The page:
TidningsHuset by Pontus is a 1000 m² lunch restaurant, deli and bakery committed to sustainability, simplicity and quality, and was developed by famous Swedish chef and restauranteur Pontus Frithiof with the intention of challenging industry conventions.
The restaurant is on the ground floor of a building owned by Dagens Nyheter, Sweden’s largest daily newspaper, which is situated in the newspaper district of Stockholm. Inspired by this unique location, Scandinavian graphic design studio Bold created a visual identity for Tidningshuset by Pontus that references the traditional mastheads and contemporary headlines of the newspaper industry. This is visualised through the contrast of Trade Gothic and Fette Gotisch, a single ink print finish and dramatic signage.
Read more about this project on BP&O.
Thanks for posting this, Richard!
This is an impressive identity, and I’m sure it will do the job just fine. However, since this site is about the finer points of type, I have to comment on a detail that irks me. The Blackletter logo contains a glyph that doesn’t belong there. German printers used to call this a Zwiebelfisch (“onion fish”): a Fisch — i.e. a sort from a wrong font (style or size) — that actually ended up being printed. Can you spot the odd one out?
It’s about the ‘s’. That’s not one that comes with Fette Gotisch. There are many things about Blackletter that make it difficult to use for a general audience today, think unfamiliar or ambiguous letterforms like ‘G’, ‘k’, ‘w’, ‘I’/‘T’, or ‘x’/‘r’. In “TidningsHuset”, I could see why one would want to avoid the ‘H’, with its enlarged descending minuscule form, further obscured by spur and swash. The ‘s’, however, is pretty straightforward. Why did the designers of Bold replace it?
My hunch is that they used URW’s digitization. In this version — unlike in Linotype’s or Lindenthal’s — the standard ‘s’ is a long one — the glyph that looks like a barless ‘f’. If one were to follow traditional spelling rules, both forms would be necessary: Tidningshuset (“newspaper house”) becomes Tidnings·huſet. The “round” form is used only when the ‘s’ is in final position of morphemes, including parts of compounds. Looking at historic newspaper nameplates, one can see that this distinction was made in Sweden, too: Götheborgs Wecko-Liſta (1750), Stockholms Poſten (1827).
I wouldn’t argue that it is necessary to follow this convention nowadays. Forssman & De Jong mention that the long ‘s’ may be discarded in Textura typefaces, especially in non-German text and when it helps to avoid confusion. Also, using the round ‘s’ exclusively is in tune with period uses, see e.g. the Falu-Posten nameplate from 1869, featuring a Textura with contour and flourishes. The absence of the long ‘s’ in TidningsHuset is not the issue.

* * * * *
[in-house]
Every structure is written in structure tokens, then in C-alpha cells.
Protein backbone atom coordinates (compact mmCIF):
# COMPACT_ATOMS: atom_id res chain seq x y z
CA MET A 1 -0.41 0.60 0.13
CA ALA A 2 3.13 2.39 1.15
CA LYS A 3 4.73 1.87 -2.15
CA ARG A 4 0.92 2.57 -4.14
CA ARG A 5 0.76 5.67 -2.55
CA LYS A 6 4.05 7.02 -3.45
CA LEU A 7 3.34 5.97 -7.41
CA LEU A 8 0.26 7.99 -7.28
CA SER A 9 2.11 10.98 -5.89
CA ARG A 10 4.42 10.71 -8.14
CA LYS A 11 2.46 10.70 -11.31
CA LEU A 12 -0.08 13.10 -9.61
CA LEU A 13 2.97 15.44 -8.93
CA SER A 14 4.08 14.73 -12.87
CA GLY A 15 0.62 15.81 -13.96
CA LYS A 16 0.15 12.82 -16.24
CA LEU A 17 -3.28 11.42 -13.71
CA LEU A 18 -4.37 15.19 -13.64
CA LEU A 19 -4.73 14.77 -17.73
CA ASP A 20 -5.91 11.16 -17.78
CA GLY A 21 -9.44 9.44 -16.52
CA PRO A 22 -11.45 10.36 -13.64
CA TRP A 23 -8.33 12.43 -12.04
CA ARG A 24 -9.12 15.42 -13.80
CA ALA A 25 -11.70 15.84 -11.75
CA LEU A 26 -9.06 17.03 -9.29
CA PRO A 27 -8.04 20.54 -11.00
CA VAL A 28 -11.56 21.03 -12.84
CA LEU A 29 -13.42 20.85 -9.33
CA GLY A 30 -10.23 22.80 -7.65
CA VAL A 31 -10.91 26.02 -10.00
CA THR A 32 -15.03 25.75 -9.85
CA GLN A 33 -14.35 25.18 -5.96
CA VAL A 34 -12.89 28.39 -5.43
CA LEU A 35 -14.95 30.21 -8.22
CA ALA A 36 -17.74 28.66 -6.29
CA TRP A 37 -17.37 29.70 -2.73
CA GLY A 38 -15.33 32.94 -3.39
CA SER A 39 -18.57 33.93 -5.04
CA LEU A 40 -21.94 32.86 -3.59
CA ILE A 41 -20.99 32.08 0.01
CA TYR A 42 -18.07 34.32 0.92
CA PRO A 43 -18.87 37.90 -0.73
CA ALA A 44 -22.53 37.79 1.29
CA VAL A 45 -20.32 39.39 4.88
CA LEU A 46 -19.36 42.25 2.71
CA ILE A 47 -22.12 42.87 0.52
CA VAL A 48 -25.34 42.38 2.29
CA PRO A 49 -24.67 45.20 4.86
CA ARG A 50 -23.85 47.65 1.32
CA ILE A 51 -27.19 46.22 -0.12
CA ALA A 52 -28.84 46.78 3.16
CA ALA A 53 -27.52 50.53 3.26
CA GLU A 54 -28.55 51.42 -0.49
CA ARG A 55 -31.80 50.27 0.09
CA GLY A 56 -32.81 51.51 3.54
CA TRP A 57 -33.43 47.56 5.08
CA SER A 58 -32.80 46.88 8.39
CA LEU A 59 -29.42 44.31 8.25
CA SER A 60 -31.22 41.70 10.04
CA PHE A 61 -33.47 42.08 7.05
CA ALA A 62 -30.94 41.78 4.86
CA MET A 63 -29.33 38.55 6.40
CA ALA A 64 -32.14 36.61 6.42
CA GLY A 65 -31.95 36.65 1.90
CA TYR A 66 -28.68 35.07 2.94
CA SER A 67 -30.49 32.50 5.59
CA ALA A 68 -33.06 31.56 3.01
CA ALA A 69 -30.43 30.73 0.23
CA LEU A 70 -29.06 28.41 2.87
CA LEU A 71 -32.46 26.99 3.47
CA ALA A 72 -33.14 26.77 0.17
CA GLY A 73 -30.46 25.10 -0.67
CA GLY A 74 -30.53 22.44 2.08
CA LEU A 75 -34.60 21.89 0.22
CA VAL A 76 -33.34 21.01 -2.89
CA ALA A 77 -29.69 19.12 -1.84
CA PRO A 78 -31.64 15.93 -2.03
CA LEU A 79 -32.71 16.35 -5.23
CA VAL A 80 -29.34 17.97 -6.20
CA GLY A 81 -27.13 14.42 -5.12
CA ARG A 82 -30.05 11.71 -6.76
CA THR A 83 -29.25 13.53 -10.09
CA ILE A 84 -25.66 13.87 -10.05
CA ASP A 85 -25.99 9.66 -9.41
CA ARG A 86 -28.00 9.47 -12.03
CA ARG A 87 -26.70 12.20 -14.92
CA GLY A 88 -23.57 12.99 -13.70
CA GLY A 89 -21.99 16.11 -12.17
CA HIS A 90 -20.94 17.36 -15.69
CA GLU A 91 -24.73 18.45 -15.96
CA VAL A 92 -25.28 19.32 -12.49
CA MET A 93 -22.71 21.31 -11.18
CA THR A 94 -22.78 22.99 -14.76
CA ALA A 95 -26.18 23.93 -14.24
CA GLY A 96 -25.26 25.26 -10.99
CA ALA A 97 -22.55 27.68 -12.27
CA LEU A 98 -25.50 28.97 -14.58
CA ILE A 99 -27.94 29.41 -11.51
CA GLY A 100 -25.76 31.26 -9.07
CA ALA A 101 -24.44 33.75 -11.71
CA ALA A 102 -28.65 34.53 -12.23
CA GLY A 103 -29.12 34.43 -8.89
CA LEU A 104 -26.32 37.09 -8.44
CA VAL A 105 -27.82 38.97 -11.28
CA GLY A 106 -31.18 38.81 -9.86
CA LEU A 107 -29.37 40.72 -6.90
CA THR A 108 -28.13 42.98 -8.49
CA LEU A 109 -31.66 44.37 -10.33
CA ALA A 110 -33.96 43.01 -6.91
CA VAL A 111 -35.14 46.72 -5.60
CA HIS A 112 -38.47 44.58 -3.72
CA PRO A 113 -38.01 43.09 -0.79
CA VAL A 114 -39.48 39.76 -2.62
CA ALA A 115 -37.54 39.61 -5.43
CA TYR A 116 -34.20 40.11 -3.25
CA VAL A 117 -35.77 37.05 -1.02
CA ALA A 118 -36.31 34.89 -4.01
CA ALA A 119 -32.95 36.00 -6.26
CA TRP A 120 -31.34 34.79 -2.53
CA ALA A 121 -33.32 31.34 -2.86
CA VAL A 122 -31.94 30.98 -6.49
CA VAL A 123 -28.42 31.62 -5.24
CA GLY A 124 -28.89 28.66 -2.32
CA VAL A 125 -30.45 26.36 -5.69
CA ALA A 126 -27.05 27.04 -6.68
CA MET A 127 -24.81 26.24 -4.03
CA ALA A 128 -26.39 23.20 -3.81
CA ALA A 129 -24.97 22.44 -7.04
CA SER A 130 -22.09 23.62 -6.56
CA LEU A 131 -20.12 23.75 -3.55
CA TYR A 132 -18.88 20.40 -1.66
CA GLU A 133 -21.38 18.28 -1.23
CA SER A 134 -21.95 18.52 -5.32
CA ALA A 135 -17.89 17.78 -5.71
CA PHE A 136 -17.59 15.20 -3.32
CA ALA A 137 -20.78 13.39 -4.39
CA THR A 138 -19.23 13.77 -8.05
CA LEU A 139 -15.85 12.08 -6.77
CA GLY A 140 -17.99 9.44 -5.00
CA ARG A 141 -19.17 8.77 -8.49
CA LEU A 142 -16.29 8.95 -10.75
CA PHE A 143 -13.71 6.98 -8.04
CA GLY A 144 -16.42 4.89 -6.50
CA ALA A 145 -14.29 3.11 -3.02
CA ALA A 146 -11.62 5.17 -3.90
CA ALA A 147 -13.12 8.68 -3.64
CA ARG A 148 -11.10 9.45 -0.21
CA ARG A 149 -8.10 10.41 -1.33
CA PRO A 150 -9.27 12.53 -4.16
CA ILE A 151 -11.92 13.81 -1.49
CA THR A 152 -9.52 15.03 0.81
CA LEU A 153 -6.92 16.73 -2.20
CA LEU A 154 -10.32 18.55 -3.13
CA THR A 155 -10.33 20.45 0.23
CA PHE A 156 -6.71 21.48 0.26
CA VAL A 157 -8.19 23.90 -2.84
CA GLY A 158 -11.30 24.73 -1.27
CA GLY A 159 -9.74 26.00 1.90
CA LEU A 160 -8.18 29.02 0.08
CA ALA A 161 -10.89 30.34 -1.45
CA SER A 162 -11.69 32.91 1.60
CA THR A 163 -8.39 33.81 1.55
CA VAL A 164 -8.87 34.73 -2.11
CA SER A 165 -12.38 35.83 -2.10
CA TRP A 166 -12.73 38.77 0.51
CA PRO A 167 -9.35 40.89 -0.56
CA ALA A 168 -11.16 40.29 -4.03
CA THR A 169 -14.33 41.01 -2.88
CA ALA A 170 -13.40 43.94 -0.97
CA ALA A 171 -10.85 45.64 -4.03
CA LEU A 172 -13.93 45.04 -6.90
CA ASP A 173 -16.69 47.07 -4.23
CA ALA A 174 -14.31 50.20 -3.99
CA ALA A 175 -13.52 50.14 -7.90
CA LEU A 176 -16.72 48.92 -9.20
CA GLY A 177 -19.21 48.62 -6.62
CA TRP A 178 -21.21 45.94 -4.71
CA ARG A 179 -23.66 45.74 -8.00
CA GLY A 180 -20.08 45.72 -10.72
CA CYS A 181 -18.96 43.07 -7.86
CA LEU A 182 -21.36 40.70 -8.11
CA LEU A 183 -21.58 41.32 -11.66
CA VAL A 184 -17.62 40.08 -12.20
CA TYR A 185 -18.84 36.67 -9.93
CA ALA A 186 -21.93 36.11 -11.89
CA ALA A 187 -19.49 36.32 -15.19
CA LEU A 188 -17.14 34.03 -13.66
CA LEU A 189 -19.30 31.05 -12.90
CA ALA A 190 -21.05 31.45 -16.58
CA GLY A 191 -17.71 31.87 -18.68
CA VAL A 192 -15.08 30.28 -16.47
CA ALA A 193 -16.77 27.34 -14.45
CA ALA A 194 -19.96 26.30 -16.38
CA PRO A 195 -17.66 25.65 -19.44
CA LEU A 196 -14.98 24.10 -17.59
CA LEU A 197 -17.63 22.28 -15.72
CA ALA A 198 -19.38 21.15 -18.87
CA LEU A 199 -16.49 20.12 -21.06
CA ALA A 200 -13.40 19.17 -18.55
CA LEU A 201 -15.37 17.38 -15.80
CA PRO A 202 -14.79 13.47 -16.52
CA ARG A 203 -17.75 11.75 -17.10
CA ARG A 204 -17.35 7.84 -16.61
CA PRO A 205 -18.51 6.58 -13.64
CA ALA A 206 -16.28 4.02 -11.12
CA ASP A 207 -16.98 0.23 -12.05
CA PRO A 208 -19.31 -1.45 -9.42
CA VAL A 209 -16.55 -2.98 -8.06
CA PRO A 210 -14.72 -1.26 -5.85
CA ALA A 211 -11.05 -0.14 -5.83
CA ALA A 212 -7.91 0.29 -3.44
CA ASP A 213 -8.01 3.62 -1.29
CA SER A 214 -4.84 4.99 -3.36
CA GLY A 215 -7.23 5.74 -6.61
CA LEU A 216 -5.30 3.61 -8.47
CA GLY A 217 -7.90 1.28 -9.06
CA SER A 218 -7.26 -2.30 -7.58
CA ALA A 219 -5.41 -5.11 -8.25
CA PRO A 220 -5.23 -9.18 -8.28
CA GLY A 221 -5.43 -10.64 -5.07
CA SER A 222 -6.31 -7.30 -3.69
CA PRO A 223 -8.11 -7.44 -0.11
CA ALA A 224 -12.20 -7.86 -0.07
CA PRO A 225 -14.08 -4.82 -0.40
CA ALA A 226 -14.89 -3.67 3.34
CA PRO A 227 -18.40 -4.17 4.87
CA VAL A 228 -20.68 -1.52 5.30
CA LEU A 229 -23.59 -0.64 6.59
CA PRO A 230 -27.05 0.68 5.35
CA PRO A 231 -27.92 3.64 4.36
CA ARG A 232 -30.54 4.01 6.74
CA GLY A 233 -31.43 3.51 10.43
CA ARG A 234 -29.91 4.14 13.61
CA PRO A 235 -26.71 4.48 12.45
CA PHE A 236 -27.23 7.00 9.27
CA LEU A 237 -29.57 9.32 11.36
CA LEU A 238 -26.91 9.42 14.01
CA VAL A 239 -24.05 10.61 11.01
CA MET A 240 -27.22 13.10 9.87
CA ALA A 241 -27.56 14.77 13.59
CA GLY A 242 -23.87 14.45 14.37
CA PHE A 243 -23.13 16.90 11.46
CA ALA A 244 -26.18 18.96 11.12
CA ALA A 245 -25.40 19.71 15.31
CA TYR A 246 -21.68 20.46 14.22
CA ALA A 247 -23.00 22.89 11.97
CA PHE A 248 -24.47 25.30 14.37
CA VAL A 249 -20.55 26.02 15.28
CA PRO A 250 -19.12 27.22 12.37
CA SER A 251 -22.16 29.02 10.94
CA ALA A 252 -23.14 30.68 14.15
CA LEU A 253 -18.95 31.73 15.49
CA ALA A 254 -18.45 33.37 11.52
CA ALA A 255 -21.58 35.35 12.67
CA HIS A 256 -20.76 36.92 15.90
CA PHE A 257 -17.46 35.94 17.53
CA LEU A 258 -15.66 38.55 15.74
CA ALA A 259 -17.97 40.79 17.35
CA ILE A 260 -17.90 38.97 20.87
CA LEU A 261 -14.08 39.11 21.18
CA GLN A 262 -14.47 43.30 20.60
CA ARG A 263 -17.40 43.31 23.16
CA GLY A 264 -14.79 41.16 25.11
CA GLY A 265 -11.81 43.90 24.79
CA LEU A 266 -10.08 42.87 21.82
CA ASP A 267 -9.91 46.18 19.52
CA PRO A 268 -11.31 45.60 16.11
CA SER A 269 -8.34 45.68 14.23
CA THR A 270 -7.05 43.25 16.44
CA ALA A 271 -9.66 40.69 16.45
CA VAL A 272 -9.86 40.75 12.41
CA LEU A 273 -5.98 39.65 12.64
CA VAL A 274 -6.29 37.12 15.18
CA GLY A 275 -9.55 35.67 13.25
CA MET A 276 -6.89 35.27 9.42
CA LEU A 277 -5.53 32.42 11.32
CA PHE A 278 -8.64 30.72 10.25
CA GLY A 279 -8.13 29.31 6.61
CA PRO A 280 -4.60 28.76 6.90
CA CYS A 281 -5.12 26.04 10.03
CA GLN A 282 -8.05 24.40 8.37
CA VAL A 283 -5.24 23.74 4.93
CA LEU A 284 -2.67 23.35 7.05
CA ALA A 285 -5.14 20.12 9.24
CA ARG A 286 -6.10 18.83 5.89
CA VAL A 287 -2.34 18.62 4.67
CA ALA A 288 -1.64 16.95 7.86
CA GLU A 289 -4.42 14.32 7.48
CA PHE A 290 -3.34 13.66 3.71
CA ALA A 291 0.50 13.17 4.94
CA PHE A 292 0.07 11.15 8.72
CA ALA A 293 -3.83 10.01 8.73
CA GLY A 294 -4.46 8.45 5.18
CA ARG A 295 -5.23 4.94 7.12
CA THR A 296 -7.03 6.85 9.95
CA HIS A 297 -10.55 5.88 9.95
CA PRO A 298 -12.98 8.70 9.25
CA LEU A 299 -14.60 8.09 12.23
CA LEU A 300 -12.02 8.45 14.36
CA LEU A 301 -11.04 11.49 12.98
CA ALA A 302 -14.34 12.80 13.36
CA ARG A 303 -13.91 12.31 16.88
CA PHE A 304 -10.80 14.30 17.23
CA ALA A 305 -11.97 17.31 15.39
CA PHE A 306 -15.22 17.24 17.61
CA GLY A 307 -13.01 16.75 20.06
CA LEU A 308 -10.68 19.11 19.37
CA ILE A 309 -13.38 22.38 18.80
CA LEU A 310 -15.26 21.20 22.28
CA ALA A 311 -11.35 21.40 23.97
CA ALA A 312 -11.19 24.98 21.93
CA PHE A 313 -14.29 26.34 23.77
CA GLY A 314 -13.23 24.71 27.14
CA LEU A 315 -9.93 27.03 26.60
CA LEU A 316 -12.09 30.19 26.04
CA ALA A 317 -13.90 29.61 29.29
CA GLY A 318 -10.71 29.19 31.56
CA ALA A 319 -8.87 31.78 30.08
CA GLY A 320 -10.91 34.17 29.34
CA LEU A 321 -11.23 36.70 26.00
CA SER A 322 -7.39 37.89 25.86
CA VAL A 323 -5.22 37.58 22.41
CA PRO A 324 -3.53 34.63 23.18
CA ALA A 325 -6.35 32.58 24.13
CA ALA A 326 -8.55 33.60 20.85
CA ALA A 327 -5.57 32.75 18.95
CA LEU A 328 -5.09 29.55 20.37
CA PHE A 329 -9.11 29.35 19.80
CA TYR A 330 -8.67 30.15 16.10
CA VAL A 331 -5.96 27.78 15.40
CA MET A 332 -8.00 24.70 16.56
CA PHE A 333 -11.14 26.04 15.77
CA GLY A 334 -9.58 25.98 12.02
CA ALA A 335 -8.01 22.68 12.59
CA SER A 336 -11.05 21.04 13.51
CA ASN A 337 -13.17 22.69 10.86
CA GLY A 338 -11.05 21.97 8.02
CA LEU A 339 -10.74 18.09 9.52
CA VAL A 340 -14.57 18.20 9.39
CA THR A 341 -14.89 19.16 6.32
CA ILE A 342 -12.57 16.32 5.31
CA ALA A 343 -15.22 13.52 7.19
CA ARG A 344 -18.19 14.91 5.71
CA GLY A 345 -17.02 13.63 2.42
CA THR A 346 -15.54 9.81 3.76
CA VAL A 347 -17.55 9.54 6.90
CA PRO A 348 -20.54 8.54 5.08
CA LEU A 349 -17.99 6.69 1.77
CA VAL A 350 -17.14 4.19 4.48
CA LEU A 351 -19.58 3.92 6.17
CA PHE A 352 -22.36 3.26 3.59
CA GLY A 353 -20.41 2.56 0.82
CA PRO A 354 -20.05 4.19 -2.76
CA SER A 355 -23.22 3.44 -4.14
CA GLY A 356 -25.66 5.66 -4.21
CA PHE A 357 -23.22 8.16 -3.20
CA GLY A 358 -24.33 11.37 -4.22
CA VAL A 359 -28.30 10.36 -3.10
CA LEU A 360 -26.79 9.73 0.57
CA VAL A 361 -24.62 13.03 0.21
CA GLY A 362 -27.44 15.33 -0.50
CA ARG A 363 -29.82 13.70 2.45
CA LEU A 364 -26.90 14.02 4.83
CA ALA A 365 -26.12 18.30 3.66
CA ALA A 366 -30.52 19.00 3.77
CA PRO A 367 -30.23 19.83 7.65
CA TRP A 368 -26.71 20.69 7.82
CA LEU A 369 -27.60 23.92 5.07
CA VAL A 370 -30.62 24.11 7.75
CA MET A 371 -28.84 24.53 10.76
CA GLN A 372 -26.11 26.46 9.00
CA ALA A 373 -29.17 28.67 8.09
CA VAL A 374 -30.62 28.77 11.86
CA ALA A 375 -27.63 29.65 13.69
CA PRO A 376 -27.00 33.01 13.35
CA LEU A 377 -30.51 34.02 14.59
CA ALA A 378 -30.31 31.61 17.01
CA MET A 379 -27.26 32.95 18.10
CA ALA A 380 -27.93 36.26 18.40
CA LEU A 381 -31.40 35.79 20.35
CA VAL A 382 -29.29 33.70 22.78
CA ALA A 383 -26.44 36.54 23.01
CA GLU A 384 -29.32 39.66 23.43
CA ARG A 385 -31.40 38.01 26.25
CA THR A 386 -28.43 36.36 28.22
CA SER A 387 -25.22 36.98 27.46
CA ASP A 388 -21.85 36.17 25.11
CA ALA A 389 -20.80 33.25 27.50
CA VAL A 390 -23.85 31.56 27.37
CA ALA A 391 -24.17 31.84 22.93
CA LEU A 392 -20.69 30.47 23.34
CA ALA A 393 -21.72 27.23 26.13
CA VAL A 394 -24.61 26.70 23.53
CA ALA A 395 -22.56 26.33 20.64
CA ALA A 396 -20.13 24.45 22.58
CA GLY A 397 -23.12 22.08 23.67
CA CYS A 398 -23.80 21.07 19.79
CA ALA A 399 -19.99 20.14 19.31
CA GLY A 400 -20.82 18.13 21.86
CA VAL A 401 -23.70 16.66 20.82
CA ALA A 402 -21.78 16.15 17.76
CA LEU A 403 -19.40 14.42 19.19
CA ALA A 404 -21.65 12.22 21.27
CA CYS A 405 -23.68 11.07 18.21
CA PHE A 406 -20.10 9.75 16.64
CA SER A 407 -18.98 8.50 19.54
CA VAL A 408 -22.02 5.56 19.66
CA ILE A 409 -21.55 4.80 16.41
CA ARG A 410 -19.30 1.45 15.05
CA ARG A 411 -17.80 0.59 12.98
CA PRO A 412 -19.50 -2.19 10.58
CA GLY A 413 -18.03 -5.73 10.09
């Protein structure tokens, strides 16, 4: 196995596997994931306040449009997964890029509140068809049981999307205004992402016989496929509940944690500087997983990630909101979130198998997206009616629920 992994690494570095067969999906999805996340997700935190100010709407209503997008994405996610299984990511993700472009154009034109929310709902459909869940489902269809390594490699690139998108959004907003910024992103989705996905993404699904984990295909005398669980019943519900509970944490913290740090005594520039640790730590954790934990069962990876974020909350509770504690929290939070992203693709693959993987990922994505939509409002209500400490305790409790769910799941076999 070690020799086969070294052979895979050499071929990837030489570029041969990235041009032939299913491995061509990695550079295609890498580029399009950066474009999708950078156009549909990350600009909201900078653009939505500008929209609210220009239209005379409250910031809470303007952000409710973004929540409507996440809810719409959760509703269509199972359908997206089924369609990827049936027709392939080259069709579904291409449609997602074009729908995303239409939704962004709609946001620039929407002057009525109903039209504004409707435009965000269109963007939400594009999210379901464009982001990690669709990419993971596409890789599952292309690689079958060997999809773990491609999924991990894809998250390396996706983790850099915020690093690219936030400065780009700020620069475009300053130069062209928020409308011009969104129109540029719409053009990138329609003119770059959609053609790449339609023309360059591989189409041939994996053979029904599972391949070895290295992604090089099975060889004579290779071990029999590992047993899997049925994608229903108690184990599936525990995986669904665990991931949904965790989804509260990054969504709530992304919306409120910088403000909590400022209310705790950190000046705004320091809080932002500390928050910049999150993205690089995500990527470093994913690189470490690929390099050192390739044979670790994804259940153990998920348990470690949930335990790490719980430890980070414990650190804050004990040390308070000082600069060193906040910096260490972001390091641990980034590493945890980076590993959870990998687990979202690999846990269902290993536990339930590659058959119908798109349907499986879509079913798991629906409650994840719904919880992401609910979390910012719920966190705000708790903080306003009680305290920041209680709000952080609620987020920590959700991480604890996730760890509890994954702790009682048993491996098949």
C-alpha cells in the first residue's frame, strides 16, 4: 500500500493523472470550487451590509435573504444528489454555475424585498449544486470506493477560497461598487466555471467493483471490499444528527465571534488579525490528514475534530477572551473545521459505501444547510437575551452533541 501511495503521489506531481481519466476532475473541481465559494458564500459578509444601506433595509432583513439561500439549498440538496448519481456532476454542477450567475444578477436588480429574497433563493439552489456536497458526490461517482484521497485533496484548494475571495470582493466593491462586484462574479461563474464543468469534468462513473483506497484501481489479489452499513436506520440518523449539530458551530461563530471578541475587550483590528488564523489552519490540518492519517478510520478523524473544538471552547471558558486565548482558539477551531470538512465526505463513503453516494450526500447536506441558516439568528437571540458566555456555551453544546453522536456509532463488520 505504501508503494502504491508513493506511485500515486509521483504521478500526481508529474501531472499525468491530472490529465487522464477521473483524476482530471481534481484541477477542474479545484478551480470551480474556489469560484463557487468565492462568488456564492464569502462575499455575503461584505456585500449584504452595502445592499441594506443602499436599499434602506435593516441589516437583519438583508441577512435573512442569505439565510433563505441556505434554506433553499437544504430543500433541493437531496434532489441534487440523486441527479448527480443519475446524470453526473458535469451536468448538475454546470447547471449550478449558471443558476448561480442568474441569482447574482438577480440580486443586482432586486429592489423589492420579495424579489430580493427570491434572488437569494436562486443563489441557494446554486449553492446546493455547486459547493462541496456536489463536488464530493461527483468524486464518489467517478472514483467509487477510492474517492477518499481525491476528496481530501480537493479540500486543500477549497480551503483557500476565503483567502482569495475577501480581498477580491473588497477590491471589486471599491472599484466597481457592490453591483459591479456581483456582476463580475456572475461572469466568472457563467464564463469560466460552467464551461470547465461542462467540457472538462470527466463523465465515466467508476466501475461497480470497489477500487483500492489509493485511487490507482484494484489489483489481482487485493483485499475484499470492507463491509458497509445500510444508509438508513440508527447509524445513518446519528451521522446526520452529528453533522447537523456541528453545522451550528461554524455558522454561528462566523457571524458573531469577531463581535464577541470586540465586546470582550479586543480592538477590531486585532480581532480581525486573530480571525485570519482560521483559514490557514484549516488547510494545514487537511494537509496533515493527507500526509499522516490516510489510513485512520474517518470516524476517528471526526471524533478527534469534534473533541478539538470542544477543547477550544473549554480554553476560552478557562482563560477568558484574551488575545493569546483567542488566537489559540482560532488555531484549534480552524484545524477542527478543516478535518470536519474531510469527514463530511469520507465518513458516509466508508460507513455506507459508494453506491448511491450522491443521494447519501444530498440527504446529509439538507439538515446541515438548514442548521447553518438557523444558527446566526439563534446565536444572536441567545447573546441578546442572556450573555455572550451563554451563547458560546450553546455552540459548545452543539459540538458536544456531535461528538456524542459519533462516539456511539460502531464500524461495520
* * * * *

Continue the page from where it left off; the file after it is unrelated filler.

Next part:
What bothers me is that the ersatz ‘s’ doesn’t match, in terms of style. Fette Gotisch belongs — as its generic name indicates — to the Gotisch (gothic) typefaces that, like Old English faces, form a subgroup of Textura (see Dan Reynolds’ Blackletter Classification), a genre of static appearance, dominated by straight verticals.
By contrast, the ‘s’ in TidningsHuset looks like it is derived from a Fraktur or Schwabacher — a genre that follows a different construction principle, with curved strokes and a dynamic, more cursive appearance. Shown below is a comparison of some key letterforms in Fette Gotisch (left, URW’s digitization) and Rudolf Koch’s Deutsche Schrift fett (right, Alter Littera’s digitization). Both are Blackletter faces, and yet they are worlds apart.
Here’s an attempt at illustrating the issue in the TidningsHuset logo, translated to Roman letterforms, using František Štorm’s Trivia superfamily. This is Trivia Serif, with the ‘s’ injected from Trivia Humanist:
The designers did a pretty good job at getting the weight right. Still, the basic style doesn’t match, and so the glyph has to stand out. Although numerically of the same height as its surrounding letters, it appears too tall, and also too high. Lacking the straight sides of a proper Gotisch ‘s’, it inevitably messes up the spacing.
The correct approach to solving this issue is embarrasingly trivial. A look into the glyph palette would have been enough. Virtually all Blackletter fonts come with a round ‘s’, and so does URW’s Fette Gotisch, too. The current OpenType version provides the glyph via the “Historical Forms” feature (hist). In older versions, the round ‘s’ is hidden in the Number Sign slot (#).
Wow, what a well-written response! Now I cannot unsee it.
Danke, Florian! That ‘s’ did stick out like a slightly sore thumb to me, so I appreciate the detailed explanation.
Even with that blemish, I really enjoy this work overall. The look must leave a lasting impression when you visit the place.
Contributed by Katharina Gattermann